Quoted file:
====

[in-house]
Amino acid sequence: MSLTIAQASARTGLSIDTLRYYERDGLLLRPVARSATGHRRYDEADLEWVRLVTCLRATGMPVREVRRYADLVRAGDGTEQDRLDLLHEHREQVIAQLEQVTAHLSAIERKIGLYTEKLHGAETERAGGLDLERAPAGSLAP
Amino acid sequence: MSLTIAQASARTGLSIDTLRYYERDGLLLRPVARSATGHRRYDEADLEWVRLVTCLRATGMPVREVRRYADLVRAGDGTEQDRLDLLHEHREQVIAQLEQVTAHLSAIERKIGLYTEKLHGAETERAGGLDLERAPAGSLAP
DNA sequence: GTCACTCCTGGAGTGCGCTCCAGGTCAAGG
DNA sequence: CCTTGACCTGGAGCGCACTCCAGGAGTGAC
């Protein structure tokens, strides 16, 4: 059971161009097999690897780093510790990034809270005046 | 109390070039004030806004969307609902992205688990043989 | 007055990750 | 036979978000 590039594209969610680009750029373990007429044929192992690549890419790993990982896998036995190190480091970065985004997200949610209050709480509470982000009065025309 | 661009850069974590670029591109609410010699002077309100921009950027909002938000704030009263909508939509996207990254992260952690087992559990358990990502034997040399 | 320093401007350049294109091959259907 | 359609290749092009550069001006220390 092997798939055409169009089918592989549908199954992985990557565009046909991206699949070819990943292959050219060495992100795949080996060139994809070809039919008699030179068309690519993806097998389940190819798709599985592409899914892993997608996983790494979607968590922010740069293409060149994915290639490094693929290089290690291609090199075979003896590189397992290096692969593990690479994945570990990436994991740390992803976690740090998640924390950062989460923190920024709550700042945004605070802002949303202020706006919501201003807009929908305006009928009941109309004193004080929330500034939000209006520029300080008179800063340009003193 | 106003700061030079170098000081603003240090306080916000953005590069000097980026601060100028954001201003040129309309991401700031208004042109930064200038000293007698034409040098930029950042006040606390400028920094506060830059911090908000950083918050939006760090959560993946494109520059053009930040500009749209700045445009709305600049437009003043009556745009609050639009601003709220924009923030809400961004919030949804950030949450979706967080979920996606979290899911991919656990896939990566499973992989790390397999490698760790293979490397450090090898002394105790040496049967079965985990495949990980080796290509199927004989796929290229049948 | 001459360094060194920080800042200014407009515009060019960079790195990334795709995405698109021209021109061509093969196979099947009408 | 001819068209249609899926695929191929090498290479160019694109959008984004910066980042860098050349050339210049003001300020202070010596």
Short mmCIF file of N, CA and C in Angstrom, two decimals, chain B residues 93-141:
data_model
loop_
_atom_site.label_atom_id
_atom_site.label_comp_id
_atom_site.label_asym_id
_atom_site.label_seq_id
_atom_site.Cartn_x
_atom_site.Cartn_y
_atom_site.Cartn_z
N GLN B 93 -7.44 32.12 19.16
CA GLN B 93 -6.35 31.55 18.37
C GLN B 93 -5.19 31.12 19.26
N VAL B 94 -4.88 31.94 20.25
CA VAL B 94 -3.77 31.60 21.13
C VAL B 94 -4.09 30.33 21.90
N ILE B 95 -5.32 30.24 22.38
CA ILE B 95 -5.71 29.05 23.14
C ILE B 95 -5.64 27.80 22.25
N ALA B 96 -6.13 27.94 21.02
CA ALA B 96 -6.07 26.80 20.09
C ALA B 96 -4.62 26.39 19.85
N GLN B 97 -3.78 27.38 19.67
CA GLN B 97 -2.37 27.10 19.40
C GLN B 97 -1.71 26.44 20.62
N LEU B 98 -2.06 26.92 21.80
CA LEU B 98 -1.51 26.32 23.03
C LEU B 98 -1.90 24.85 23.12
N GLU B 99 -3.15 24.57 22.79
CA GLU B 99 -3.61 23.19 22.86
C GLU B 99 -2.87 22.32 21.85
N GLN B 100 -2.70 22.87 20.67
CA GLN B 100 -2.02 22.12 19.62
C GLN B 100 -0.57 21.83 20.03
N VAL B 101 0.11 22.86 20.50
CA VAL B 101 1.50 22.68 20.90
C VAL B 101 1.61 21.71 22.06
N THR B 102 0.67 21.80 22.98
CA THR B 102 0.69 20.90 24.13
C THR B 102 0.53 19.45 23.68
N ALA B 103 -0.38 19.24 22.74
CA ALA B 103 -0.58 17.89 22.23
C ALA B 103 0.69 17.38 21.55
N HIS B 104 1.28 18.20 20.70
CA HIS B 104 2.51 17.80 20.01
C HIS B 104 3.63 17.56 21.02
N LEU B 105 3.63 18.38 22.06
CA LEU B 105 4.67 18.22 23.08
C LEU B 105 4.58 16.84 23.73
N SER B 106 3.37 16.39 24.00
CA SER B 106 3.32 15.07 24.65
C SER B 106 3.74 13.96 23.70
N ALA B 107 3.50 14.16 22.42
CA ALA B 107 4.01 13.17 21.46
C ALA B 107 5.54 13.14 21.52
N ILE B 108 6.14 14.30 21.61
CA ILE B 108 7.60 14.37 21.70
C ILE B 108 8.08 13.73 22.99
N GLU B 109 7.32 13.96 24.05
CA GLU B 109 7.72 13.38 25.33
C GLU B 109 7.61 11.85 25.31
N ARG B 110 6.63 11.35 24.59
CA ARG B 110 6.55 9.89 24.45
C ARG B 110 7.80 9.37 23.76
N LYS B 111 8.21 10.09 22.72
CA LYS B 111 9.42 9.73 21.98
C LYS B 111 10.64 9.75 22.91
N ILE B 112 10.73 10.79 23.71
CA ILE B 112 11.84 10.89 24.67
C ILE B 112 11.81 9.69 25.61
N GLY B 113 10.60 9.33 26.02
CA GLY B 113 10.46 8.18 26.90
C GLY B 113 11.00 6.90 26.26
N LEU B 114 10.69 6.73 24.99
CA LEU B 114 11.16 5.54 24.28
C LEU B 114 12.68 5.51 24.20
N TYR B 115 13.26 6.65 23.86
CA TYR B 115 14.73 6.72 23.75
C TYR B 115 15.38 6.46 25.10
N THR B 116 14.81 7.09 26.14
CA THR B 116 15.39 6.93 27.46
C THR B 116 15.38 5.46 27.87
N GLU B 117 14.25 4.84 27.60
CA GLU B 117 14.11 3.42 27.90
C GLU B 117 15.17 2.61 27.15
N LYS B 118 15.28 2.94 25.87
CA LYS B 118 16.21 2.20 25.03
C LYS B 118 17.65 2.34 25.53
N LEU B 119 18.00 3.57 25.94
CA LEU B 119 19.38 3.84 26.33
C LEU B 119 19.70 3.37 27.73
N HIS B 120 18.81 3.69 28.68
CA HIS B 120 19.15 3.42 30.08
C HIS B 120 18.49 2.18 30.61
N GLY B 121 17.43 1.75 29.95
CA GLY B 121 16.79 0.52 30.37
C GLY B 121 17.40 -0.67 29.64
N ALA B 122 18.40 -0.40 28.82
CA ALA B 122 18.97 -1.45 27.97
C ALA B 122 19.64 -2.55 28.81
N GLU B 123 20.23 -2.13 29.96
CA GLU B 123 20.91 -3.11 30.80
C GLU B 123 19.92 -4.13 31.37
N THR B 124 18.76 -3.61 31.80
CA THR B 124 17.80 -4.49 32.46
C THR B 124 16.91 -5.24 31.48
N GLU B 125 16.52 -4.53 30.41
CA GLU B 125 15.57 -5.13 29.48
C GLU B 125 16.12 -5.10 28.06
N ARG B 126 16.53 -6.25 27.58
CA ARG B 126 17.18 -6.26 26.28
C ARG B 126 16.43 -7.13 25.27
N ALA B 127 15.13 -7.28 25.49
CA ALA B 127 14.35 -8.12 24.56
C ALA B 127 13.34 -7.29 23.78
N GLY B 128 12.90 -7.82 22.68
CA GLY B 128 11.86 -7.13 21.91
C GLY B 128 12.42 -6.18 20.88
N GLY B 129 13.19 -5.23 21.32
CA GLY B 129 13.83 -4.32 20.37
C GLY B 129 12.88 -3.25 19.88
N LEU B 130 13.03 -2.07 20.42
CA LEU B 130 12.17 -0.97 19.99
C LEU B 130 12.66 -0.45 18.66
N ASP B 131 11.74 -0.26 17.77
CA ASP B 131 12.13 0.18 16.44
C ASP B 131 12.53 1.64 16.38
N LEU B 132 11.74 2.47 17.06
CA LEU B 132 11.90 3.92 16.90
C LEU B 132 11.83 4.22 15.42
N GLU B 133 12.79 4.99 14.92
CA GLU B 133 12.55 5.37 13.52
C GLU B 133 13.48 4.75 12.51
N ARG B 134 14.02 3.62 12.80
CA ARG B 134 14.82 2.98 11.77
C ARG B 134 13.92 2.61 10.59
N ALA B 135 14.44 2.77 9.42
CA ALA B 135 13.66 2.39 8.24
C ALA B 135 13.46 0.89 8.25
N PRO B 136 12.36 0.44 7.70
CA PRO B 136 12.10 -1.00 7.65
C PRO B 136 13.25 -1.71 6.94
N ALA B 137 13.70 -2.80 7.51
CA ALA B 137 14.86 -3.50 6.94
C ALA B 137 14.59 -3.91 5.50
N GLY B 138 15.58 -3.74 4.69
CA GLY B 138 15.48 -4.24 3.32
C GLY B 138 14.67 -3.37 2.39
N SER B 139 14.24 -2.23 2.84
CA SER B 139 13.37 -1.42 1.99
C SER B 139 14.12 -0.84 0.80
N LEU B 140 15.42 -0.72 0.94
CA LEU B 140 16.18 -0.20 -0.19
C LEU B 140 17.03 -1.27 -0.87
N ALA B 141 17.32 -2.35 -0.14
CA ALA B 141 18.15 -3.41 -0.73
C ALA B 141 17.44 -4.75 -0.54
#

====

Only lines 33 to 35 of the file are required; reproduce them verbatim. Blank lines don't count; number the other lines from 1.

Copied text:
CA LEU B 98 -1.51 26.32 23.03
C LEU B 98 -1.90 24.85 23.12
N GLU B 99 -3.15 24.57 22.79